best hard drive

All things storage here: hard drives, DVD RW drives, little wicker baskets.

Moderators: morphine, Steel

Postposted on Fri Mar 01, 2002 5:36 am

i am trying to build my own pc and am wondering which is the best hard drive. What is the difference between uide and eide and the ata thing? comments welcome ...thanx
pop99
Gerbil
 
Posts: 14
Joined: Thu Feb 28, 2002 7:00 pm

Postposted on Fri Mar 01, 2002 5:46 am

Buy a new one - if you're asking this sort of question you probably don't need more info than this :grin:
Bruce
Gerbil Elite
 
Posts: 500
Joined: Thu Dec 27, 2001 7:00 pm
Location: New Zealand

Postposted on Fri Mar 01, 2002 5:49 am

hmmm...which is the best hard drive to buy?i heard wd r good. is it worth paying extra for uide133?
pop99
Gerbil
 
Posts: 14
Joined: Thu Feb 28, 2002 7:00 pm

Postposted on Fri Mar 01, 2002 6:29 am

This has already been discussed to death here.

Bruce
Bruce
Gerbil Elite
 
Posts: 500
Joined: Thu Dec 27, 2001 7:00 pm
Location: New Zealand

Postposted on Fri Mar 01, 2002 2:54 pm

OK.
Lemme lay all the terminology down for you.
IDE (Integrated Drive Electronics) and SCSI (Small Computer Standard Interface) are significantly different technological implementations for hard disk drives (HDDs) and other devices. In all likelyhood, you will be purchasing IDE. SCSI's much higher cost/megabyte ($$/MB) is really only justifieable in a high-end workstation or in a mission-critical server---running a Q3 server for your buds doesnt count.
UDMA (Ultra Direct Memory Access) drives can access the main memory (RAM, or Random Access Memory) without passing the data thru the CPU (central processing unit); this speeds up data transfers & decreases the load on the processor. All new IDE HDDs should be UDMA capable. UDMA has several modes, UDMA2 is 33MB/s (MegaBytes per second), UDMA4 is 66MB/s. UDMA5 is 100MB/s, UDMA6 is 133MB/s. These are theoretical maximum peak transfer (burst) rates; real-world performance is typically 50MB/s burst and 30MB/s sustainable, at best.
ATA is Advanced Technology Attachment. Any IDE device that you can buy today uses parallel ATA, with a 40-pin ribbon cable. Ultra-ATA is an ATA device that is UDMA capable. An ATA-33 device would be UDMA2 capable, and would use a 40-pin, 40-wire cable. Anything ATA-66/UDMA4 or faster requires a 40-pin, 80-wire cable to achieve maximum performance; it will drop to UDMA2 if an 80-wire cable is not used.
The ATA 33/66/100/133 and UDMA 2/4/5/6 specs are not terribly important, as long as it is is ATA-66/UDMA4 or better.
Of greater importance are the spindle speeds and average seek time. Any high-performance IDE HDD will be 7200 RPMs (Revolutions Per Minute) for the spindle speed. Average (or Mean) seek time should be 10ms (milliseconds) or less. Also look at the HDDs cache, and on-disk RAM chip that stores small ammounts of frequently-accessed data, so that it can be returned to the system faster. 2MB minimum for good performance nowadays.

OK, now they you know the jargon, go hit the above link.

<font size=-1>[ This Message was edited by: lenzenm on 2002-03-01 16:19 ]</font>
lenzenm
Gerbil Team Leader
 
Posts: 293
Joined: Thu Dec 27, 2001 7:00 pm
Location: Greenfiled, WI

Postposted on Fri Mar 01, 2002 3:29 pm

xp 1800 cpu with heatsink and fan
512 ddr 266mhz ram
19inch ctx monitor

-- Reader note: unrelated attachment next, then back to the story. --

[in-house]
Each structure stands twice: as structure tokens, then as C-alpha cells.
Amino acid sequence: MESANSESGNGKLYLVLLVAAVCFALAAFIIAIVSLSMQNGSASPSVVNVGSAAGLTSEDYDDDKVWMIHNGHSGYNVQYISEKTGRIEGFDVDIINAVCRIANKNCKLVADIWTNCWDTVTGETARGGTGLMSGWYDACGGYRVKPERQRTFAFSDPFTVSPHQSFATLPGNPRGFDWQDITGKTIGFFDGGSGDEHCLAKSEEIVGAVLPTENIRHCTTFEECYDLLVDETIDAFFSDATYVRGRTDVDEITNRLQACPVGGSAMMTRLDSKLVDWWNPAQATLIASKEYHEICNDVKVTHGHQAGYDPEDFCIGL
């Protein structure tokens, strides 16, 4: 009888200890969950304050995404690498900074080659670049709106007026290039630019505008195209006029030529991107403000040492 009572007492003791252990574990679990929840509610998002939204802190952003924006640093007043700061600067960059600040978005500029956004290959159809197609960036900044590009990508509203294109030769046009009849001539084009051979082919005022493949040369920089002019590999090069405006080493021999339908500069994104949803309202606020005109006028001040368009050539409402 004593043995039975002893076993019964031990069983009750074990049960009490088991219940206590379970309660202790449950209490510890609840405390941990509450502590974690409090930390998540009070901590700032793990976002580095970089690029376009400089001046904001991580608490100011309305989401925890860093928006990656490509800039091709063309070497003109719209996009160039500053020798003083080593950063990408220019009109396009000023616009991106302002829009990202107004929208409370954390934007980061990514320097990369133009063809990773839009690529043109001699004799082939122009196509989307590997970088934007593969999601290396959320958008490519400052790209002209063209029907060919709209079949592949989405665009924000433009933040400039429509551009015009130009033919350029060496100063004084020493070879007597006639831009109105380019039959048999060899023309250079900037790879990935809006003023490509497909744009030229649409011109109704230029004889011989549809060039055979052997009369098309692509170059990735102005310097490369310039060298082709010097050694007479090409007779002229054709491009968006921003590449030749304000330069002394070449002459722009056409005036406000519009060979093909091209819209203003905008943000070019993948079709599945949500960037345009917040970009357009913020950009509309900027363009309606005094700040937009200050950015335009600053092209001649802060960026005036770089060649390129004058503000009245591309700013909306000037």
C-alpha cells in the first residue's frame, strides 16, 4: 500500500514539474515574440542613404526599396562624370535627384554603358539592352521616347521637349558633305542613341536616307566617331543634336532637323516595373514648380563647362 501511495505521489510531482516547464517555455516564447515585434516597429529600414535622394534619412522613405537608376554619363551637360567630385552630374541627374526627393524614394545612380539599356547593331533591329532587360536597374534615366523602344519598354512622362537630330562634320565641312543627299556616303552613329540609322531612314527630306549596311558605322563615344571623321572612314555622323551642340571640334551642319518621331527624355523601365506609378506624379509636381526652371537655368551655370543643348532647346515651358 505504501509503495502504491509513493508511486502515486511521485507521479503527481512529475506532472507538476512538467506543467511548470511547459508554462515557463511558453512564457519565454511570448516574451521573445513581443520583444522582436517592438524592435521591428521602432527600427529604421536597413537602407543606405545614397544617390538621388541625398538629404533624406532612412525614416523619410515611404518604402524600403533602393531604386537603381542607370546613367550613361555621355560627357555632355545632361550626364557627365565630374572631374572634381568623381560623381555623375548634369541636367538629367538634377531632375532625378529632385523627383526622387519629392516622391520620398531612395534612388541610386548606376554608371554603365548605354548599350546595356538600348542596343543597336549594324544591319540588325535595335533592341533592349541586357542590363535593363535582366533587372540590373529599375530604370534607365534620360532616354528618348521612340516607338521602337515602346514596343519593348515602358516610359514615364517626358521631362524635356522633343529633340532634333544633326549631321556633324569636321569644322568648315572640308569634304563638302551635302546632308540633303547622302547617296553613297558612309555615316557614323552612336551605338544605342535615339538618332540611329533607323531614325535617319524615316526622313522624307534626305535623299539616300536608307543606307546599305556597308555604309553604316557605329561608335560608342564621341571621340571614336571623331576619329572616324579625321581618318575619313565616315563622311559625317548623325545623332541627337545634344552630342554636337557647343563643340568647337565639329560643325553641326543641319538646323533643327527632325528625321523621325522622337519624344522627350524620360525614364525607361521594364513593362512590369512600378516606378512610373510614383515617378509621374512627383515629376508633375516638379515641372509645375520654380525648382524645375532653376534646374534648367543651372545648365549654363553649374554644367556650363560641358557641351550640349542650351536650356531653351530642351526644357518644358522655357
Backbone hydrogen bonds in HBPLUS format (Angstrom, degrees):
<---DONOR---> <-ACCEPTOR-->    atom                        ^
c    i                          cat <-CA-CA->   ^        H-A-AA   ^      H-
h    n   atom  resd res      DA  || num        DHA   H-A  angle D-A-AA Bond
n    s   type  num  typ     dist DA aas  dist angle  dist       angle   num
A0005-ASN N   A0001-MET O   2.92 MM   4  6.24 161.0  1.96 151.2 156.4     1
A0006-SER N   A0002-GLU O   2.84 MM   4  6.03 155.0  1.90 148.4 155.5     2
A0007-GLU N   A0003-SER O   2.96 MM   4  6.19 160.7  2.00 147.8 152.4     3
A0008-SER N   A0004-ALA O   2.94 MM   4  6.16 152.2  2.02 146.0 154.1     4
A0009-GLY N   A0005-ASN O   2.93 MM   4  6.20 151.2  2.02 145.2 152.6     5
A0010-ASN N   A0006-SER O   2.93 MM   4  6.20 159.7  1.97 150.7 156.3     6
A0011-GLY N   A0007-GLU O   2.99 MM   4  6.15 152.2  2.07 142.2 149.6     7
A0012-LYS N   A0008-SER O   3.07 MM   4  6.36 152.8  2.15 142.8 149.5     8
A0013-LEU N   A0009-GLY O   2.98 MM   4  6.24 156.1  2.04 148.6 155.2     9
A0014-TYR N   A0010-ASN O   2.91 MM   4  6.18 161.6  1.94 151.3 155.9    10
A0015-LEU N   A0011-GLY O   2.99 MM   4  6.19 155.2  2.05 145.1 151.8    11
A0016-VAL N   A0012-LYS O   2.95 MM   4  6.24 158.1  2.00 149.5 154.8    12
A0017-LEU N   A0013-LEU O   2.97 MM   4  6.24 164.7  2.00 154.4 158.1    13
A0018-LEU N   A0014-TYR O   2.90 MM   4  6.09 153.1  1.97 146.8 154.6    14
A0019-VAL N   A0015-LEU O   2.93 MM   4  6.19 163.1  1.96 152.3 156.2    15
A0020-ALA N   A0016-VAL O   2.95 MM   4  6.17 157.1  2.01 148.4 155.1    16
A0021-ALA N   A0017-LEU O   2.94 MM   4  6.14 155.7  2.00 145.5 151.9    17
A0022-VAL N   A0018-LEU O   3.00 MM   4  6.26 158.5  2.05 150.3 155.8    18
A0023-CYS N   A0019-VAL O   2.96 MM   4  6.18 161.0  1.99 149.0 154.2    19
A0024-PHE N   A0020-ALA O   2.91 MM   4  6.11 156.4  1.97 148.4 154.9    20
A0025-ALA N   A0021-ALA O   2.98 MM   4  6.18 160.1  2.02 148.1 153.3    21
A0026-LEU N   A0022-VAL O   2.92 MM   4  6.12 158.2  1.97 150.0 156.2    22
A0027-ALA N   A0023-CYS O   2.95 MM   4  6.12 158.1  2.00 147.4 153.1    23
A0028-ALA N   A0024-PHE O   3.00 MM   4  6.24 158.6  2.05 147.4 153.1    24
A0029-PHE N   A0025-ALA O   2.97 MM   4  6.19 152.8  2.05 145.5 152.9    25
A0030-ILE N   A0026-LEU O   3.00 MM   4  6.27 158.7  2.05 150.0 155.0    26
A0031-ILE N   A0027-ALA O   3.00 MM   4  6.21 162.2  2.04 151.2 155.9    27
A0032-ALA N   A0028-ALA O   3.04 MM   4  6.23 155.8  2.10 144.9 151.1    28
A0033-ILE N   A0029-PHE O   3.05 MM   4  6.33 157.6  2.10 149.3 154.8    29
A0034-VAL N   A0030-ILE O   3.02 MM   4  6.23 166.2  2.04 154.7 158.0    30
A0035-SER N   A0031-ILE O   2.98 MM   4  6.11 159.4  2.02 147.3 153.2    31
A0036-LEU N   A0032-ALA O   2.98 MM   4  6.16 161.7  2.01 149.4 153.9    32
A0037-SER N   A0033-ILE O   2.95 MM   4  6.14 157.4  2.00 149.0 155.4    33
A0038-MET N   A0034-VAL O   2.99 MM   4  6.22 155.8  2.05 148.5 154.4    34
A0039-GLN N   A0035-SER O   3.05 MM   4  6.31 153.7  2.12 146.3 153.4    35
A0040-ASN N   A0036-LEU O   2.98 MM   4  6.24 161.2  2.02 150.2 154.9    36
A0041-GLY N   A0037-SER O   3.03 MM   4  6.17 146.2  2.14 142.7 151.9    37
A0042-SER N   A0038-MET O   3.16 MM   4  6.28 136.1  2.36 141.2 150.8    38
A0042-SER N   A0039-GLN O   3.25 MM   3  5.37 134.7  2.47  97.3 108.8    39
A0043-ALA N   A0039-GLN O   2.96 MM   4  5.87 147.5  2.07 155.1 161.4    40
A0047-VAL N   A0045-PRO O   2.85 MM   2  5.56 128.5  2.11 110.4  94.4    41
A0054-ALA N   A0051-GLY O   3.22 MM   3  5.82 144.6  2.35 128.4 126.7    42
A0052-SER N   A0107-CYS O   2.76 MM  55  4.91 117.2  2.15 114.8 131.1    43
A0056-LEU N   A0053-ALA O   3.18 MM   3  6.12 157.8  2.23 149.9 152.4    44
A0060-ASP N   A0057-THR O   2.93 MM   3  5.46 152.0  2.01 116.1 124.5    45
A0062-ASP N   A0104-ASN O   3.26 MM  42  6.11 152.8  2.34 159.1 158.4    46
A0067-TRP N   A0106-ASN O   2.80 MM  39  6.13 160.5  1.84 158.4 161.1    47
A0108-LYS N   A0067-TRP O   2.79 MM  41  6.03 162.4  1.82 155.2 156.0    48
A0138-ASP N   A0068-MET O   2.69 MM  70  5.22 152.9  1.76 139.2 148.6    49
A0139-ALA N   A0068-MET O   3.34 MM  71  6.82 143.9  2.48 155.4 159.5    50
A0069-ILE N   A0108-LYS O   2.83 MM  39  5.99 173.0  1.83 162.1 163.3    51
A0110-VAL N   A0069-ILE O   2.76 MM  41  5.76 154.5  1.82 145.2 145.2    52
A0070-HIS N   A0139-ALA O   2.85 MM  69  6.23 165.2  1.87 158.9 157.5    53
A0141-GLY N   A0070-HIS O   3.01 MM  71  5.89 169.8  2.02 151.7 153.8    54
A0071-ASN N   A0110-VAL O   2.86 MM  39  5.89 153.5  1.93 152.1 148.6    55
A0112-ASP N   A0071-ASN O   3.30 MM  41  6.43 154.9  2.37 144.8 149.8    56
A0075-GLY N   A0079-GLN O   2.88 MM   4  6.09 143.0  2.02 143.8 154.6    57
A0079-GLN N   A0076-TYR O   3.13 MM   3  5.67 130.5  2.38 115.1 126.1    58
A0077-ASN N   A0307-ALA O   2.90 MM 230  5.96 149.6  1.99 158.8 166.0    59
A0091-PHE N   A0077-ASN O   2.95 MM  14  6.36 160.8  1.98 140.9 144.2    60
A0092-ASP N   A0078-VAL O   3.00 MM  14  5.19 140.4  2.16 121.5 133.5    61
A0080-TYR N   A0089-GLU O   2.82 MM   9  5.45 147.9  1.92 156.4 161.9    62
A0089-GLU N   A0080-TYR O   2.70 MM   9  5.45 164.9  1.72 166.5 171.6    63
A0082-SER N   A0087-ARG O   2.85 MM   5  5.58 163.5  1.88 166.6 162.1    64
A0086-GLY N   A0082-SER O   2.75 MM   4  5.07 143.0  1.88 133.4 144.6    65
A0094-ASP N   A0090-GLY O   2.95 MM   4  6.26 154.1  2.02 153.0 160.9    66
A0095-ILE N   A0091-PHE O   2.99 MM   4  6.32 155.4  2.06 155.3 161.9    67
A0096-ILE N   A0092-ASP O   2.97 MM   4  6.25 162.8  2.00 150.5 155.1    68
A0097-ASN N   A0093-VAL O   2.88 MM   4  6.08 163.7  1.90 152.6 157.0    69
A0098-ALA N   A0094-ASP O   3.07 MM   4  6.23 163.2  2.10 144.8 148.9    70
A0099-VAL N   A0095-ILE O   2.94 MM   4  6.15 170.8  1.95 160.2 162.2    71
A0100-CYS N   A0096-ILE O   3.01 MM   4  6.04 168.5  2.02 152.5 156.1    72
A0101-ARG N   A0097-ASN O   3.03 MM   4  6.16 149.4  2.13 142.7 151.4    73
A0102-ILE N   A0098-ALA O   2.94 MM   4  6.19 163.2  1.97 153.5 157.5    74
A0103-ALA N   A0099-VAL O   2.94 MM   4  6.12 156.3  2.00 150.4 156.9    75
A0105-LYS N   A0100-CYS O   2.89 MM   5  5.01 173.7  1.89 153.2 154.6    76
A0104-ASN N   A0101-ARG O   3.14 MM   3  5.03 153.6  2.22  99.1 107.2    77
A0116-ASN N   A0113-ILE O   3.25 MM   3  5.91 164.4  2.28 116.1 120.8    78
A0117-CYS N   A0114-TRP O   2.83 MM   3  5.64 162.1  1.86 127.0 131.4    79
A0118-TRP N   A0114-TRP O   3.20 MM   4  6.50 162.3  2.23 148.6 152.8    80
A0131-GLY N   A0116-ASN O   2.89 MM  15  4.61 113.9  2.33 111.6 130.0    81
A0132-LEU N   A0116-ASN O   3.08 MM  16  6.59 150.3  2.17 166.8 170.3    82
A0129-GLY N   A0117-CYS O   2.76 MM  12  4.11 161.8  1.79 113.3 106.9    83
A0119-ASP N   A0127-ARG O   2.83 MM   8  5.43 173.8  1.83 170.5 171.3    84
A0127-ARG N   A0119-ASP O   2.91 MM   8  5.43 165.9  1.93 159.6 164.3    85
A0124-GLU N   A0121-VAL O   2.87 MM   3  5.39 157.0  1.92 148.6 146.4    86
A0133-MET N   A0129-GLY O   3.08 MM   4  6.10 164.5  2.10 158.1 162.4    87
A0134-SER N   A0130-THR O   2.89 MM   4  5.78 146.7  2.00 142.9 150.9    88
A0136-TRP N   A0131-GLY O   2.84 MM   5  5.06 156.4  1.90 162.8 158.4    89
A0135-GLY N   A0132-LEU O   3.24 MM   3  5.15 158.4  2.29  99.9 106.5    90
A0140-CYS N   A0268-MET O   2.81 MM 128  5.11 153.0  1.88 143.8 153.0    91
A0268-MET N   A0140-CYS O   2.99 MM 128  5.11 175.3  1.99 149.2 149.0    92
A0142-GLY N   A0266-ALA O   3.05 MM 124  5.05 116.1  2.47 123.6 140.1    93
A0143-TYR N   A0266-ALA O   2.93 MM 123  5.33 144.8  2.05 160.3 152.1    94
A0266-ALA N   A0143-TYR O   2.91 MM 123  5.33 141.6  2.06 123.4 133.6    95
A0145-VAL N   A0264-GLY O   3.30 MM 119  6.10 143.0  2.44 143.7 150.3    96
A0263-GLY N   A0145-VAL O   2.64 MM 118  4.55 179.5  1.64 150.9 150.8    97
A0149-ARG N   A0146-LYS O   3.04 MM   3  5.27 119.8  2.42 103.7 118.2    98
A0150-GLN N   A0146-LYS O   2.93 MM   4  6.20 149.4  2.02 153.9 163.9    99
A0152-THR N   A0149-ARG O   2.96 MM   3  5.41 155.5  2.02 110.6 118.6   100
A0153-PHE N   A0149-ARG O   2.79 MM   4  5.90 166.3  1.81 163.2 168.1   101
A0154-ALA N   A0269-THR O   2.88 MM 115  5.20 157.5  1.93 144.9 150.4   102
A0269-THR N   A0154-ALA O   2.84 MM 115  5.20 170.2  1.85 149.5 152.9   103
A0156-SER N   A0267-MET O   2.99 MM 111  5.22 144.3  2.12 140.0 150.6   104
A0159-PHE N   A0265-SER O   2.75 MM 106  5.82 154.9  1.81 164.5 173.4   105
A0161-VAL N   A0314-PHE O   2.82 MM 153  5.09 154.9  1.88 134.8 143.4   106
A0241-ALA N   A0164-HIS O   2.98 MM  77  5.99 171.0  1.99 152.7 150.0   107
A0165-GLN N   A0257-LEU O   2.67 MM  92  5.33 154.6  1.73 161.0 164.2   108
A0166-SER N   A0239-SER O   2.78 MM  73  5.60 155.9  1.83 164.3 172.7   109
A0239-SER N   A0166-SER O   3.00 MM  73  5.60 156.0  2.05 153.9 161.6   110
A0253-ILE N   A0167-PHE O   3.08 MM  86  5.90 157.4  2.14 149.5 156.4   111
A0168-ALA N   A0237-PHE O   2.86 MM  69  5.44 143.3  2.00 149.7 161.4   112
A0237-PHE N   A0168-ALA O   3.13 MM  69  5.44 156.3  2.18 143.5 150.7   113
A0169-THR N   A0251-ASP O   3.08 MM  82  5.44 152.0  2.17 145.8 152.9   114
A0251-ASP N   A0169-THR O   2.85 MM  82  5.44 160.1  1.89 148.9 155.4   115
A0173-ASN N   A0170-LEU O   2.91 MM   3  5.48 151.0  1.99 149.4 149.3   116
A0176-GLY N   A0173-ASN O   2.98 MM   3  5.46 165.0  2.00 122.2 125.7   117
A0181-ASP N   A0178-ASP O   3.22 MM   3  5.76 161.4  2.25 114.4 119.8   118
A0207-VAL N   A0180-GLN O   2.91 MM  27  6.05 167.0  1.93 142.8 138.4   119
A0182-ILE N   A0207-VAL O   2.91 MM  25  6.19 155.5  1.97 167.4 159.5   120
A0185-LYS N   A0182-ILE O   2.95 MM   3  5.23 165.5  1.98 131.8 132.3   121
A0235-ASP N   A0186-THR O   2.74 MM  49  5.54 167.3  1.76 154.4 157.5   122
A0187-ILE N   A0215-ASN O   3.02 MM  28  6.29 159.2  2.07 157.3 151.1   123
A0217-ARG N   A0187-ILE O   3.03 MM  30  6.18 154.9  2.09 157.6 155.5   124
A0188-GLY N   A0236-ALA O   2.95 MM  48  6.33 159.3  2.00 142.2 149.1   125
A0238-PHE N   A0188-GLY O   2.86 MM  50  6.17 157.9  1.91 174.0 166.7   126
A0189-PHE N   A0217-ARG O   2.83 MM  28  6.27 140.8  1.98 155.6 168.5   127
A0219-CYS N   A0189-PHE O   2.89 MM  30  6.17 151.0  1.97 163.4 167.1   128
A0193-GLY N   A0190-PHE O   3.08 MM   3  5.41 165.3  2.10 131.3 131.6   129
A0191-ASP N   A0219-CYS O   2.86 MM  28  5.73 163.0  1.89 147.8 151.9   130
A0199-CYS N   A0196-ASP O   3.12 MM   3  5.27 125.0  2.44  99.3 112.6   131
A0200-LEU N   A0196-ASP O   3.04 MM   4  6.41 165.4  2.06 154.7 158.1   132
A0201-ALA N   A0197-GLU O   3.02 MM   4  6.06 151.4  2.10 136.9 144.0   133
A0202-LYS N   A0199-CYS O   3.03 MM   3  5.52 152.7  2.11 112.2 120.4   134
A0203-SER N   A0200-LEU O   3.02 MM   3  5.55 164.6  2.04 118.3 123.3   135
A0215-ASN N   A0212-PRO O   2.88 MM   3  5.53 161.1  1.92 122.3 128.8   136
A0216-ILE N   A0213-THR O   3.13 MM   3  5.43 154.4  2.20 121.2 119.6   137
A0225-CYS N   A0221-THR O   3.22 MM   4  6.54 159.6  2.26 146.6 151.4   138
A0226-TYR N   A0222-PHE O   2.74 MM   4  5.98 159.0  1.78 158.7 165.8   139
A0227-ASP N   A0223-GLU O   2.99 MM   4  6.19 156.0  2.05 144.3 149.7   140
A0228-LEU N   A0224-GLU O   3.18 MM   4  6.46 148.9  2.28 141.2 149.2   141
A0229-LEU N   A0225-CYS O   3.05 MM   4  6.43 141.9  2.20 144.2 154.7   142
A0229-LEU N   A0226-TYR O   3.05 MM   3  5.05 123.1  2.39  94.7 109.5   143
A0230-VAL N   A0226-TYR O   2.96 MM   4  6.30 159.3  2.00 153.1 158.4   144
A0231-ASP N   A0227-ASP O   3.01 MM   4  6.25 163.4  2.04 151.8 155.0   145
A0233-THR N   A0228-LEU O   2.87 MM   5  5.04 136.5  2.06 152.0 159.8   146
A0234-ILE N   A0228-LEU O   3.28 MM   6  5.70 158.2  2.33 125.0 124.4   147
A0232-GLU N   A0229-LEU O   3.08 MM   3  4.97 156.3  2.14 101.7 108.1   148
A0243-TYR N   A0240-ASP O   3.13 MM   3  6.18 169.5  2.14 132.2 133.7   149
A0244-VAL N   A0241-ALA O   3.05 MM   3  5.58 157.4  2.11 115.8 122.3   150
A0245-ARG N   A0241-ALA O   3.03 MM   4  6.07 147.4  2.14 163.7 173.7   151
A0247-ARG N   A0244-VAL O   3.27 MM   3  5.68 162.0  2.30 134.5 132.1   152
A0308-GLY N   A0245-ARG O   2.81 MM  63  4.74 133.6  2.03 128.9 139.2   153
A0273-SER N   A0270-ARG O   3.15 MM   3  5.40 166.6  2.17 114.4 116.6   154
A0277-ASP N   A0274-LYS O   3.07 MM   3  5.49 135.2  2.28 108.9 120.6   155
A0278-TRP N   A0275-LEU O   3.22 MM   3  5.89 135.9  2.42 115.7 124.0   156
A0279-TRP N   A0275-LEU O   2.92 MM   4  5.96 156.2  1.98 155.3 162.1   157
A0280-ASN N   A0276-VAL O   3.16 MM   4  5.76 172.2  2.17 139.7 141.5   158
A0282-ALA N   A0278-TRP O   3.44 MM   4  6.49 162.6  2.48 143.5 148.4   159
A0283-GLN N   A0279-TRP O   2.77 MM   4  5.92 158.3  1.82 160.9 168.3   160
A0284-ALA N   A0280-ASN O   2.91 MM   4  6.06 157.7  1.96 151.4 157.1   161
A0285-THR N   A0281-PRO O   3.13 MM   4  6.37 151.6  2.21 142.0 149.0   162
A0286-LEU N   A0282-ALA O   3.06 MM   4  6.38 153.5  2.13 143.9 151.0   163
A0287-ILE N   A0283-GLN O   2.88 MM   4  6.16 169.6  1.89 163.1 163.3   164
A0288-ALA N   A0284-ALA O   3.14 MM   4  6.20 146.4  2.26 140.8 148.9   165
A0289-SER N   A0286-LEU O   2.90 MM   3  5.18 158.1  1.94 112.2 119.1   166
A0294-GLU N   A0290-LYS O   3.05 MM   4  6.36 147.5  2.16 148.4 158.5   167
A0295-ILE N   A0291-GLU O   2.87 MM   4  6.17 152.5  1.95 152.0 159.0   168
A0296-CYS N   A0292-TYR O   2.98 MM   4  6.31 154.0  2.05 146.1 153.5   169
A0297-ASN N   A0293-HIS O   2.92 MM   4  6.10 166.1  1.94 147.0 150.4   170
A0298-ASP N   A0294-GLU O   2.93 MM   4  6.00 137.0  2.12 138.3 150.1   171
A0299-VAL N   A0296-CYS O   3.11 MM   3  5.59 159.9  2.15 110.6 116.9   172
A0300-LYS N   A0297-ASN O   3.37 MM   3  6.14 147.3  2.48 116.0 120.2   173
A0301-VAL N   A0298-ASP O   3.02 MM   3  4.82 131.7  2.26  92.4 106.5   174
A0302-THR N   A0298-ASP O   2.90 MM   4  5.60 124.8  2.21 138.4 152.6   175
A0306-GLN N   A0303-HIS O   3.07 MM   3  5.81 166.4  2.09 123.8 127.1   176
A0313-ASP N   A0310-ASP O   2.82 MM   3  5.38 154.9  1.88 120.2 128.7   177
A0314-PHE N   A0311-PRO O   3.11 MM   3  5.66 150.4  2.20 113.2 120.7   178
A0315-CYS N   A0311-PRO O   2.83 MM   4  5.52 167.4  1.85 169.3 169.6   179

optical mouse and keyboard
phillips cdrw
pioneer dvd
geforce4 graphics card
soundblaster audigy with firewire sound card
dtt220 surround speakers

whch motherboard is best to use?
anyone see any problems?
pop99
Gerbil
 
Posts: 14
Joined: Thu Feb 28, 2002 7:00 pm

Postposted on Fri Mar 01, 2002 3:51 pm

Hmmm.
Well, if you want to go with a PCI-bus hogging Creative sound card, you should use a board that has a non-VIA southbridge (and thus non-VIA PCI bus). This means an AMD 761 north/766 south board (using an AMD 761/VIA 686B does not solve this problem), or an SiS 735, an nVidia nForce, or an (ugh) ALi Magic 1.
Forget the ALi, its' memeory performance is lousy. The AMD 761/766 boards are hard to find and pricy, not the best memroy throughput, but very stable. The SiS boards seem to be great performers, but the ECS K75A is the only easily available one, and it has only 2 DDR-DIMM slots (the other DIMM slots it has are for SDRAM) and reliability seems to be an issue with the ECS; about 1/10 are funky. This leaves the nForce, which seems to have decent performance and stability, but you would have to disable the integrated sound.
Perhaps a better solution would be to ditch the Audigy, so that you would have a wider range of motherboard options, including the VIA KT-266A or AMD761/VIA 686B hybird boards, which are great performers but have PCI issues.

I utilized an ABit KG7 (an AMD/VIA hybrid) for my most recent box, and am very happy with it. I was able to do so because I chose a Philips Acoustic Edge Dolby Digital 5.1 sound card, which does not have the issues with the VIA PCI implemetation that the Soundblaster products have.

The other issue is the CTX monitors. I have had very lousy ecxperiences with them. Poor reliability, sub-par image quality. Very curvy screen. Spend another $20-50 to get a Viewsonic or Samsung flatscreen. Or another $100 to get a monitor based on the Sony FD-Tritron tube (which can be Sonys, Mitsubishis, or third-party companies that buy the tubes from Sony & Mitsubishi.)

Other than those two things, everything looks great.
lenzenm
Gerbil Team Leader
 
Posts: 293
Joined: Thu Dec 27, 2001 7:00 pm
Location: Greenfiled, WI

Postposted on Fri Mar 01, 2002 4:18 pm

what about the abit kr7a or the asus asv266e?
pop99
Gerbil
 
Posts: 14
Joined: Thu Feb 28, 2002 7:00 pm


Return to Storage

Who is online

Users browsing this forum: Google [Bot] and 2 guests